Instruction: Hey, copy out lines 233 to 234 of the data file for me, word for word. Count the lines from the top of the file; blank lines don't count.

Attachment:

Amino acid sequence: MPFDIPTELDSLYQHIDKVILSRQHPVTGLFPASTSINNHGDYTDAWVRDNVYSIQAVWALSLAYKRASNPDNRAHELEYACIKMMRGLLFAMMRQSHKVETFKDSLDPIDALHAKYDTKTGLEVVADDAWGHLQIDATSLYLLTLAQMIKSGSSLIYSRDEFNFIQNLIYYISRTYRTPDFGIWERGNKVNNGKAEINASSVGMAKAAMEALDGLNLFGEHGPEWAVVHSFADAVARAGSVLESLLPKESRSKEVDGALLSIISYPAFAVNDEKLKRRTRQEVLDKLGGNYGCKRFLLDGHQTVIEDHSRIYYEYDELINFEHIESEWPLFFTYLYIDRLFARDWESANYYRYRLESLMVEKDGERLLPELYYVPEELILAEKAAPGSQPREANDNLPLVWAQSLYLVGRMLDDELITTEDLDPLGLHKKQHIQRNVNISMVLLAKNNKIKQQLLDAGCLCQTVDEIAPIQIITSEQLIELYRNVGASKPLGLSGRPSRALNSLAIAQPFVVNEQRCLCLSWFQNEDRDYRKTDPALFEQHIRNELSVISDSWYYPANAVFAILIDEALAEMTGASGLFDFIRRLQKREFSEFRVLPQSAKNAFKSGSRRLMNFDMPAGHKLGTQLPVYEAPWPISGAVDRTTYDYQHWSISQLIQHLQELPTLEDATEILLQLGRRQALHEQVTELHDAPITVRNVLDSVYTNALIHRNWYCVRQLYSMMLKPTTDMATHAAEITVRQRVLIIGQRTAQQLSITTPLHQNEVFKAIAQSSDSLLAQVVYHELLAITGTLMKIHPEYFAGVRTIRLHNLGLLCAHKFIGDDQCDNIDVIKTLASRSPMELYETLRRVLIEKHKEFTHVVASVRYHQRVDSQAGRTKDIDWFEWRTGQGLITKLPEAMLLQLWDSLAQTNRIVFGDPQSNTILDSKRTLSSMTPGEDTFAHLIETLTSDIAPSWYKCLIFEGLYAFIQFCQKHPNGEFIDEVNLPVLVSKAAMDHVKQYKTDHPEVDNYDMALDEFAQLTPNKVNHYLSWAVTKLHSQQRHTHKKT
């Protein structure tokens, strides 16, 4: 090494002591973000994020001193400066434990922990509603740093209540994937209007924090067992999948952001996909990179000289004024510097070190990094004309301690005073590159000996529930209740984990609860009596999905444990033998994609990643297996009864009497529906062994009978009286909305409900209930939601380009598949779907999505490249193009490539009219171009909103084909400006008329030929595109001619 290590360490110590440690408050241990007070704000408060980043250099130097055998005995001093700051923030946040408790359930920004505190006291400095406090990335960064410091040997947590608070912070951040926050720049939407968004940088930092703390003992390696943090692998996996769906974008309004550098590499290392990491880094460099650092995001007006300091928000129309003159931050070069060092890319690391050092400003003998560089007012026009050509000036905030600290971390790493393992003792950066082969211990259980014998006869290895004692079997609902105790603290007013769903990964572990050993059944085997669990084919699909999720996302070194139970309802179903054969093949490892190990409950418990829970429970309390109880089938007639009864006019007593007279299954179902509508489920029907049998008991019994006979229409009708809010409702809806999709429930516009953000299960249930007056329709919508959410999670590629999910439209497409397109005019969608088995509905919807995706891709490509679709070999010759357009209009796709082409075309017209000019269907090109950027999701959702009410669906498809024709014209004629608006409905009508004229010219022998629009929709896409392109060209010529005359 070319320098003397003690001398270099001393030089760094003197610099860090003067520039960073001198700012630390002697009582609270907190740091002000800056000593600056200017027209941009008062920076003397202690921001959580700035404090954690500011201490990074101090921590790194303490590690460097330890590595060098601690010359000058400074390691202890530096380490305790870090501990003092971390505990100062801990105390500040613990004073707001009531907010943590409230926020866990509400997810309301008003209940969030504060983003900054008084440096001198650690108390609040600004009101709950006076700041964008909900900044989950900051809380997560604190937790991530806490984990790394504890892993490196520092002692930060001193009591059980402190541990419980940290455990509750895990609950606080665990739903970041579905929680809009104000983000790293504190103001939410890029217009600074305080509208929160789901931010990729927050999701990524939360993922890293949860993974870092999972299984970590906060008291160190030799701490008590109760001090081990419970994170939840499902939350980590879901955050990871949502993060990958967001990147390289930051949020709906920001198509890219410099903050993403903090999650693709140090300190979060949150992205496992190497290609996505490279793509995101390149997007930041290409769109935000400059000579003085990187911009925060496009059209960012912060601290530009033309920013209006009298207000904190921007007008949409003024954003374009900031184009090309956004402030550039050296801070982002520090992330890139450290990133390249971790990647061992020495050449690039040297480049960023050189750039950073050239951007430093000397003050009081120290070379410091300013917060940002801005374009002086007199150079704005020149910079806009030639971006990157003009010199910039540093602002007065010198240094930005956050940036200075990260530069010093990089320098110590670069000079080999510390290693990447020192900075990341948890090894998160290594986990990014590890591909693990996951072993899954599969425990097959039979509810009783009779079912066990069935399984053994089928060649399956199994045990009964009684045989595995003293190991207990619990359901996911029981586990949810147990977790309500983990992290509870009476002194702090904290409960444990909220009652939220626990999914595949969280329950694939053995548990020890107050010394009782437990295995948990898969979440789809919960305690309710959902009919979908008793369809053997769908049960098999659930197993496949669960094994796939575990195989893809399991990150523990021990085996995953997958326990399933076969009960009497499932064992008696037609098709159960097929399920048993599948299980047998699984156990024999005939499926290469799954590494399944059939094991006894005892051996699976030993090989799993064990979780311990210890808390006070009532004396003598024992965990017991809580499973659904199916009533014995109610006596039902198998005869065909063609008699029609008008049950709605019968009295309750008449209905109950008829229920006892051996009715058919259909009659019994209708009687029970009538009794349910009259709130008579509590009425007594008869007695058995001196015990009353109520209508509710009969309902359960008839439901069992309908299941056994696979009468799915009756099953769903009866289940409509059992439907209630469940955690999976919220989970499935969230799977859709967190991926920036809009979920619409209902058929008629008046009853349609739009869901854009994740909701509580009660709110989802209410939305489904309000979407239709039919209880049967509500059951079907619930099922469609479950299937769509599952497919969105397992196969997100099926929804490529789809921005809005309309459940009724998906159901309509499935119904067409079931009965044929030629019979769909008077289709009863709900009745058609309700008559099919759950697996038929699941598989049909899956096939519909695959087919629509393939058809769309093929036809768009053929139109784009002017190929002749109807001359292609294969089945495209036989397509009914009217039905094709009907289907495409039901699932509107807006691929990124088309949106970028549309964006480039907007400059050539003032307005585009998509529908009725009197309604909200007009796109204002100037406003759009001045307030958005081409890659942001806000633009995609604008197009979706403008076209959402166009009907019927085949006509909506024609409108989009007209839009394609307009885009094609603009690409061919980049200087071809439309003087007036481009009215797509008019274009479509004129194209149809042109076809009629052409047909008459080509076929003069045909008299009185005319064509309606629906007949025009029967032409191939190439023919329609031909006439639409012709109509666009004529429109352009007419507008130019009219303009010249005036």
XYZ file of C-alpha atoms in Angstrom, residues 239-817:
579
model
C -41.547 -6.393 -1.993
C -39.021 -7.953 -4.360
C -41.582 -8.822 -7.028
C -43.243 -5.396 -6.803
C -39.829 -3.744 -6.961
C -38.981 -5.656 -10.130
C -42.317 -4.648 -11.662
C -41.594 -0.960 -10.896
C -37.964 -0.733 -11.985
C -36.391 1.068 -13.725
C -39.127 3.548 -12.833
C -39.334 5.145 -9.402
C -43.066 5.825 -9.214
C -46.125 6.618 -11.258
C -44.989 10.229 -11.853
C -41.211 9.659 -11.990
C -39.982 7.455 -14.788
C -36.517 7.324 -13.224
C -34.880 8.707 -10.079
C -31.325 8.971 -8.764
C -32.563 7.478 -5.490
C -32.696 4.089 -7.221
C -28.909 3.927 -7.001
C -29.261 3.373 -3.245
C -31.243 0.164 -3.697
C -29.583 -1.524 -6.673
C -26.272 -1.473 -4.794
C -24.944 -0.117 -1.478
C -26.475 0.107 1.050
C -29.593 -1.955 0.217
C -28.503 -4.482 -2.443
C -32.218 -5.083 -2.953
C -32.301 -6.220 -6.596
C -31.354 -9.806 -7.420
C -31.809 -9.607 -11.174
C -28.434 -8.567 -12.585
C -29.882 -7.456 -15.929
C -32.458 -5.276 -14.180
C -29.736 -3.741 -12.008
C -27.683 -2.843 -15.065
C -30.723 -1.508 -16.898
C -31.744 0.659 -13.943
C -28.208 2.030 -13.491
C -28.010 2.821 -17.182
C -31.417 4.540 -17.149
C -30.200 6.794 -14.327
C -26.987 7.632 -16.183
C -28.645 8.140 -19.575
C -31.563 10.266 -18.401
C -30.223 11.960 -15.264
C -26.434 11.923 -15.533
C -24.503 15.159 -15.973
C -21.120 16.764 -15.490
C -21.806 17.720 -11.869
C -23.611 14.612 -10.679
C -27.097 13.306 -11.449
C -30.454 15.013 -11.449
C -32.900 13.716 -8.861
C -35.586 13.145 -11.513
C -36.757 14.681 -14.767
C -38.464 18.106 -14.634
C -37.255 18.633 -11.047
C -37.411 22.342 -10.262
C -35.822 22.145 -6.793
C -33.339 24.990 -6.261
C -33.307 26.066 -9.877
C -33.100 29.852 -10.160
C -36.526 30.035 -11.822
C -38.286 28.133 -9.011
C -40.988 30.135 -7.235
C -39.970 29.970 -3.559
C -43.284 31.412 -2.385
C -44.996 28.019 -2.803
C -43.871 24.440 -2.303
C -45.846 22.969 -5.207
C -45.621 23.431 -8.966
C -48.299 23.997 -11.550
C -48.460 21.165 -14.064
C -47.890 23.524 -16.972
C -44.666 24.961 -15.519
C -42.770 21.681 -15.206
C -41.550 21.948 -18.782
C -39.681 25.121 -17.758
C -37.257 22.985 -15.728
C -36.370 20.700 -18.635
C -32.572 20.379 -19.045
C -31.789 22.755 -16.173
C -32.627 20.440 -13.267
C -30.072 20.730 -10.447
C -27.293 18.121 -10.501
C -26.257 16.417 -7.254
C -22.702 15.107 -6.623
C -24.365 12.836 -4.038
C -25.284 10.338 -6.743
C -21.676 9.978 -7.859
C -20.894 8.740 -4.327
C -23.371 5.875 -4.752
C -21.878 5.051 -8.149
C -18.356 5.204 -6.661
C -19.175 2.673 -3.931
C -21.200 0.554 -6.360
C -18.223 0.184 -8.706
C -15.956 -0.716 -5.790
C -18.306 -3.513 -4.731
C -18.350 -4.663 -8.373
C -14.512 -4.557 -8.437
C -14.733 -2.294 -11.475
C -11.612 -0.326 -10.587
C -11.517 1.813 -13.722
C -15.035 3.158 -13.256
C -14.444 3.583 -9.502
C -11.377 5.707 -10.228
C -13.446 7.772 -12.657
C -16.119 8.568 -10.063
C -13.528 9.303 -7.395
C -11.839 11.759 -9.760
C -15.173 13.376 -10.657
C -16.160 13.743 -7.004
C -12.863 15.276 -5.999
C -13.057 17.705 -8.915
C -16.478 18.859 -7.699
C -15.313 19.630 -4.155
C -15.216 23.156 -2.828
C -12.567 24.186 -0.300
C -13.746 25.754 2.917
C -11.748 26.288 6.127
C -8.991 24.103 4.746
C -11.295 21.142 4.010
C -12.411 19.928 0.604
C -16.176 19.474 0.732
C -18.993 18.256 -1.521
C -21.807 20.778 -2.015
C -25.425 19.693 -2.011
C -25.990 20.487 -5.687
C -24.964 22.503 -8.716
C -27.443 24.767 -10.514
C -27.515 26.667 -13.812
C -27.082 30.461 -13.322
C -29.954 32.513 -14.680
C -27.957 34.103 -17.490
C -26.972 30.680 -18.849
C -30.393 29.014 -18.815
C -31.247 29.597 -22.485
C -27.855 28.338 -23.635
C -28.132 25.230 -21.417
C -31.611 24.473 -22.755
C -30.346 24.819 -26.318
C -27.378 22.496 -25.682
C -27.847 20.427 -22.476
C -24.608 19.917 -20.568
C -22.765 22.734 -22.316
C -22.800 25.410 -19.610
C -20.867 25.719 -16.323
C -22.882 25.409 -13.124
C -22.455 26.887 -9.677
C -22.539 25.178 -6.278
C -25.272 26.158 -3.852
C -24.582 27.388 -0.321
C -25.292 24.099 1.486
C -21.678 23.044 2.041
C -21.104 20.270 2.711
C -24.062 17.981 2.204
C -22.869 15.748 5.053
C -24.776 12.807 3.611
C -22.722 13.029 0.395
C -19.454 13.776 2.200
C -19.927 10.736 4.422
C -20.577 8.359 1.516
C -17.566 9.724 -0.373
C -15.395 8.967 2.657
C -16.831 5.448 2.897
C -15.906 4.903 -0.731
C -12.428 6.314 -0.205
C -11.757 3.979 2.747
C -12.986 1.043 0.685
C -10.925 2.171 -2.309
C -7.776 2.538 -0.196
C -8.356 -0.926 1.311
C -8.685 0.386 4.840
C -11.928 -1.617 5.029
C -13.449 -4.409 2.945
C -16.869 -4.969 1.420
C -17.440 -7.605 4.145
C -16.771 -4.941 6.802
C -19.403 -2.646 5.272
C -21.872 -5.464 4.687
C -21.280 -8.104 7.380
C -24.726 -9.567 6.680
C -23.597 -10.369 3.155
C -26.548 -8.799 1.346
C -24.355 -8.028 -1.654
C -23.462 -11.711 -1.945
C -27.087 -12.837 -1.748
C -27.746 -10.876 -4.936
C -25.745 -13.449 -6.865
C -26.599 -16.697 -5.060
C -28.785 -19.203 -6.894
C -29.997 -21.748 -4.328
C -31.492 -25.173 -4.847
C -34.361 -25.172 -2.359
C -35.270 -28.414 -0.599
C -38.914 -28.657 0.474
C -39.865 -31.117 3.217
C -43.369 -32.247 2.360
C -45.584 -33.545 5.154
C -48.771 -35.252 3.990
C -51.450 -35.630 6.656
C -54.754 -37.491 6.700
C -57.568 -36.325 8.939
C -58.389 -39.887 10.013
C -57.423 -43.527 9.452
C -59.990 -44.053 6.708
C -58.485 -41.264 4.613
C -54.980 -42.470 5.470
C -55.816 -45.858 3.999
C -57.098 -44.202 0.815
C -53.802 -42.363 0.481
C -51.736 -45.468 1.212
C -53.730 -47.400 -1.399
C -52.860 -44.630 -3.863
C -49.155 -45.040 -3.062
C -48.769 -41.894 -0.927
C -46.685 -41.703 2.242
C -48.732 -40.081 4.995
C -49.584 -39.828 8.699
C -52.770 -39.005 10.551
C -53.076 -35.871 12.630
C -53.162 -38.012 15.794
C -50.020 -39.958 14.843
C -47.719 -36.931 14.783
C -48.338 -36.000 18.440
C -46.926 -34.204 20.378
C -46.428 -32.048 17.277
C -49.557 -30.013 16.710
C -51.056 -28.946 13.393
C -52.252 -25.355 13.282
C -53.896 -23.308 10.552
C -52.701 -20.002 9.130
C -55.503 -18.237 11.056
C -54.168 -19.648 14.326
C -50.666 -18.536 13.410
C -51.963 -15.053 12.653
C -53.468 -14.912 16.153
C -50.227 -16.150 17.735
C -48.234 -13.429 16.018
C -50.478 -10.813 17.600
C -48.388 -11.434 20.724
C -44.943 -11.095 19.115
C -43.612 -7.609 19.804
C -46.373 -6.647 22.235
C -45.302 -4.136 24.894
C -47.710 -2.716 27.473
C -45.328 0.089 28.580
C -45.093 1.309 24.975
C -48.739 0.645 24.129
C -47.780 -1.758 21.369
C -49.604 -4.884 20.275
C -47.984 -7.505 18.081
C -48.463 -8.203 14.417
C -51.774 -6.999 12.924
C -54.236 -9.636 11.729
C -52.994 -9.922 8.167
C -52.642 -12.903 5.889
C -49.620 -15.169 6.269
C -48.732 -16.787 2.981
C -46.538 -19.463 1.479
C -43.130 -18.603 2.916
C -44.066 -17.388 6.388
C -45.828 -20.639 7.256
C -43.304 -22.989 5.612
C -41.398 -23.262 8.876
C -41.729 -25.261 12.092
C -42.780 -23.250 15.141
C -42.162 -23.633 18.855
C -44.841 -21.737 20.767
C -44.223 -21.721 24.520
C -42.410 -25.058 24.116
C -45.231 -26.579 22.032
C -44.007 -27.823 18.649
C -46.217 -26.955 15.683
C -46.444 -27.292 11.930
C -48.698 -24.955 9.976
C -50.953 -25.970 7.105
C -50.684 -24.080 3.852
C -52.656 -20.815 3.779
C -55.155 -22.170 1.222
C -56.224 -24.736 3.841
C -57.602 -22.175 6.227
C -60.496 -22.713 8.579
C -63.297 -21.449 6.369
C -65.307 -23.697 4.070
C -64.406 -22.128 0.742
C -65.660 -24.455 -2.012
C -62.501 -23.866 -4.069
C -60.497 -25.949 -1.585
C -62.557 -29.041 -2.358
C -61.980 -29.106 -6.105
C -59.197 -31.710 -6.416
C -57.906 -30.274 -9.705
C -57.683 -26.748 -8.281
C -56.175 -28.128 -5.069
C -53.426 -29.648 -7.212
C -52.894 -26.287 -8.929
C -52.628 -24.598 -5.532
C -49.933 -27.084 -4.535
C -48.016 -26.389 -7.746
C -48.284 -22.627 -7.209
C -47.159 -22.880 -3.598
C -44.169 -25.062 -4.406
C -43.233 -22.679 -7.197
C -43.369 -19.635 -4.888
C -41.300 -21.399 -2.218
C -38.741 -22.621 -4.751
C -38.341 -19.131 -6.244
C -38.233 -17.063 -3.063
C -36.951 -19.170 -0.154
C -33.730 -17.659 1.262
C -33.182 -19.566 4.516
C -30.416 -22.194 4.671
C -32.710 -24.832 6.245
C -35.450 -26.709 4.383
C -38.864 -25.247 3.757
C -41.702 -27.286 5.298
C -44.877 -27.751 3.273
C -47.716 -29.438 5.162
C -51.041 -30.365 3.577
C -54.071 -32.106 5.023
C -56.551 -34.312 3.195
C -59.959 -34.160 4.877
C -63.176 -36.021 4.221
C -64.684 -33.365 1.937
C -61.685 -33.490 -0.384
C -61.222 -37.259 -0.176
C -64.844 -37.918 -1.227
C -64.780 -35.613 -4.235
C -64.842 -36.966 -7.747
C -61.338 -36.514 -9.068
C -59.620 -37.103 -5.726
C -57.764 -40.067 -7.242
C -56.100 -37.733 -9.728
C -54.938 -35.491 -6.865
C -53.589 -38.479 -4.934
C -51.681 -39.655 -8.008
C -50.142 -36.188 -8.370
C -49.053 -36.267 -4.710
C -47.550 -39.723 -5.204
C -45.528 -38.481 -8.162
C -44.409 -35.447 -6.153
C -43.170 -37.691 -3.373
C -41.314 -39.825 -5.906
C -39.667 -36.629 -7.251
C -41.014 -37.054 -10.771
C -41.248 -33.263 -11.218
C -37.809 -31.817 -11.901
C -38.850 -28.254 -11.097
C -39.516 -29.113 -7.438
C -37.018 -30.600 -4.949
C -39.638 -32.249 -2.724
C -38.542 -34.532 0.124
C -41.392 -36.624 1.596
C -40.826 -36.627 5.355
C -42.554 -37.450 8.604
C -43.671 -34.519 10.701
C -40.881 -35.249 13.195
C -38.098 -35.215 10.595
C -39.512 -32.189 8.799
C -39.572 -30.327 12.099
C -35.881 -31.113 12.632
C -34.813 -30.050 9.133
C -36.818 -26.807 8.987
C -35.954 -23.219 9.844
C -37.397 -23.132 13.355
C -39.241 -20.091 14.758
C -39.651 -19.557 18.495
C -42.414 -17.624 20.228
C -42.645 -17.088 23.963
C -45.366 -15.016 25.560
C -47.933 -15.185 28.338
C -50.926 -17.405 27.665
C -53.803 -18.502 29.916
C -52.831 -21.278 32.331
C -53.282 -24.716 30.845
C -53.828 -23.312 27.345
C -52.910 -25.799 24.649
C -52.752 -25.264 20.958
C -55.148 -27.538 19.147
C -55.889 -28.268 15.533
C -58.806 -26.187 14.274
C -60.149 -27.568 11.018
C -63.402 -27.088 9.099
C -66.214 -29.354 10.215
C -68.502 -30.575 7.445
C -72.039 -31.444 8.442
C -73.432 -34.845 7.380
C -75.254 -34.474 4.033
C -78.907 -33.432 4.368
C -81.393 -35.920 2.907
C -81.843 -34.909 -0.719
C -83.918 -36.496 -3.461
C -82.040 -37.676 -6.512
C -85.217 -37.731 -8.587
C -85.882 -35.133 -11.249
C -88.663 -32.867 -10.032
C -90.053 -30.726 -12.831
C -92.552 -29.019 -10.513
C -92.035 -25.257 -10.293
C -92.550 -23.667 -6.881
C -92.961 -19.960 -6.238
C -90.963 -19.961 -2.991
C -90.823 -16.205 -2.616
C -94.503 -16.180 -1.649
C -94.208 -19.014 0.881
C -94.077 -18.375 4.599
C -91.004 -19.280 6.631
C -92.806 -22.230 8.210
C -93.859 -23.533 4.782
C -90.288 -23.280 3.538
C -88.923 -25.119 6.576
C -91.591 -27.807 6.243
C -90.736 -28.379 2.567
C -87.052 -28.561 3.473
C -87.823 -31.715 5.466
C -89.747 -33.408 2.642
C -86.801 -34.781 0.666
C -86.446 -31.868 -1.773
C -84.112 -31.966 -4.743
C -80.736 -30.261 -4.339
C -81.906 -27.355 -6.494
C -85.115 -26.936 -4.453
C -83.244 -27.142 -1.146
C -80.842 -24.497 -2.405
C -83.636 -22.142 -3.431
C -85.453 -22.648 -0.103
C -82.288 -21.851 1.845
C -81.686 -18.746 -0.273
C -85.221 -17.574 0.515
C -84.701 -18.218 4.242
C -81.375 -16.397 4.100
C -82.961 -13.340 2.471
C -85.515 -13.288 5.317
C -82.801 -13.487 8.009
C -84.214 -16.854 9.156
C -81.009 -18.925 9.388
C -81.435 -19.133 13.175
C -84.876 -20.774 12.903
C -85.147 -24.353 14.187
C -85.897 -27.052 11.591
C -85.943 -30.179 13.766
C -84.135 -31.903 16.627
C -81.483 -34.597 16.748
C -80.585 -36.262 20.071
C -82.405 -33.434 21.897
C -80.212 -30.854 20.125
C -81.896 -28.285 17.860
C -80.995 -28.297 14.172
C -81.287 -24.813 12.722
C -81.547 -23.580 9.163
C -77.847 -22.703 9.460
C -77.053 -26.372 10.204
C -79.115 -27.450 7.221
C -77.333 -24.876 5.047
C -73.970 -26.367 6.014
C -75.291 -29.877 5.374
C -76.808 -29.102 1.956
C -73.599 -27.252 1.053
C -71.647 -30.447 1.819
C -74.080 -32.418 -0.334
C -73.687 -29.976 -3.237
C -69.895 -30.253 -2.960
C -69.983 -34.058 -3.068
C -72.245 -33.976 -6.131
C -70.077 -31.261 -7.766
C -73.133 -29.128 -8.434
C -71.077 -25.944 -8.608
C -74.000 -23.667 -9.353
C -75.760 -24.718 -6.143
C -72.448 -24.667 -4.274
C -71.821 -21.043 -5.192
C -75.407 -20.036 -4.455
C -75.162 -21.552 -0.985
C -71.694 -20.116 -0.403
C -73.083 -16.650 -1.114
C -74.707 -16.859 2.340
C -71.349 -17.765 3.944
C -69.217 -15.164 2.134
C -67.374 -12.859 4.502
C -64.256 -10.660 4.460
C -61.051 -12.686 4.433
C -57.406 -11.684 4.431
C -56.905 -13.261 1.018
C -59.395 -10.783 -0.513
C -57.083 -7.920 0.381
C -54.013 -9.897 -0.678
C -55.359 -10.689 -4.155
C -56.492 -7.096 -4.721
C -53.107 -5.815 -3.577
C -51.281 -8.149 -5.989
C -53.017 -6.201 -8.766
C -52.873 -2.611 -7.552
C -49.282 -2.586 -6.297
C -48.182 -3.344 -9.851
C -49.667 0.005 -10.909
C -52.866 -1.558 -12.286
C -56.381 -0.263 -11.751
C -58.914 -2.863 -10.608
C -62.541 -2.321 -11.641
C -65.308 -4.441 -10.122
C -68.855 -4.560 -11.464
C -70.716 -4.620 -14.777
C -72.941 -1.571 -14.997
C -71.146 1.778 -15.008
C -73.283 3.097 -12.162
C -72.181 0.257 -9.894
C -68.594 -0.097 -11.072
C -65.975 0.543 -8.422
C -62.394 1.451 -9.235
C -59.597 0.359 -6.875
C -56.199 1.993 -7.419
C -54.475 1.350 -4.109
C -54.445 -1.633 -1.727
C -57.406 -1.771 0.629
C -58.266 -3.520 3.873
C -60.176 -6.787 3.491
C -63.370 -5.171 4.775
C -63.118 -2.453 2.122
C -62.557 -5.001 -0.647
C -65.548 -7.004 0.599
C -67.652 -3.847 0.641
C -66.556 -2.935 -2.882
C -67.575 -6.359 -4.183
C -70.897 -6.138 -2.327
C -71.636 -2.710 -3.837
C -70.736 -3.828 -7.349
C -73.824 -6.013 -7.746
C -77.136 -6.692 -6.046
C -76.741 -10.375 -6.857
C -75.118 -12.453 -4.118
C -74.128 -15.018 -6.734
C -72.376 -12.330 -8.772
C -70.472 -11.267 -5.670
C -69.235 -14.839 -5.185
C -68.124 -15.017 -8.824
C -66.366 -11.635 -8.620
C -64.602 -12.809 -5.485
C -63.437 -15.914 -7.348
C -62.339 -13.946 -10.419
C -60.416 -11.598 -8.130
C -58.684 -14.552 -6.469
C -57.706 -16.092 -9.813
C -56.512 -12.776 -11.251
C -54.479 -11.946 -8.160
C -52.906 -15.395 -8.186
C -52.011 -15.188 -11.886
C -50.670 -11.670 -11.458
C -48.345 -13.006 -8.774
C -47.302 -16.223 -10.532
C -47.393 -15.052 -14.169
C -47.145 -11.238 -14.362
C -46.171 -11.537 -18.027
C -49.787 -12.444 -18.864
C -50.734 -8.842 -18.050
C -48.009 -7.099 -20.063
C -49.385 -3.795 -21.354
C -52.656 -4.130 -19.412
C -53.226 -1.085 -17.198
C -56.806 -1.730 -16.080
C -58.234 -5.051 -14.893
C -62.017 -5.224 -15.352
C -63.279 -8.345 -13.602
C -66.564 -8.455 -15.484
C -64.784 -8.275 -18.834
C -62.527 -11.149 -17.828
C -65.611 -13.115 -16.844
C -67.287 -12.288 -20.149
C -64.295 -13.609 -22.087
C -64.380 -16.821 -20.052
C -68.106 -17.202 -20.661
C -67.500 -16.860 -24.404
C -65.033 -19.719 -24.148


C -53.162 -38.012 15.794
C -50.020 -39.958 14.843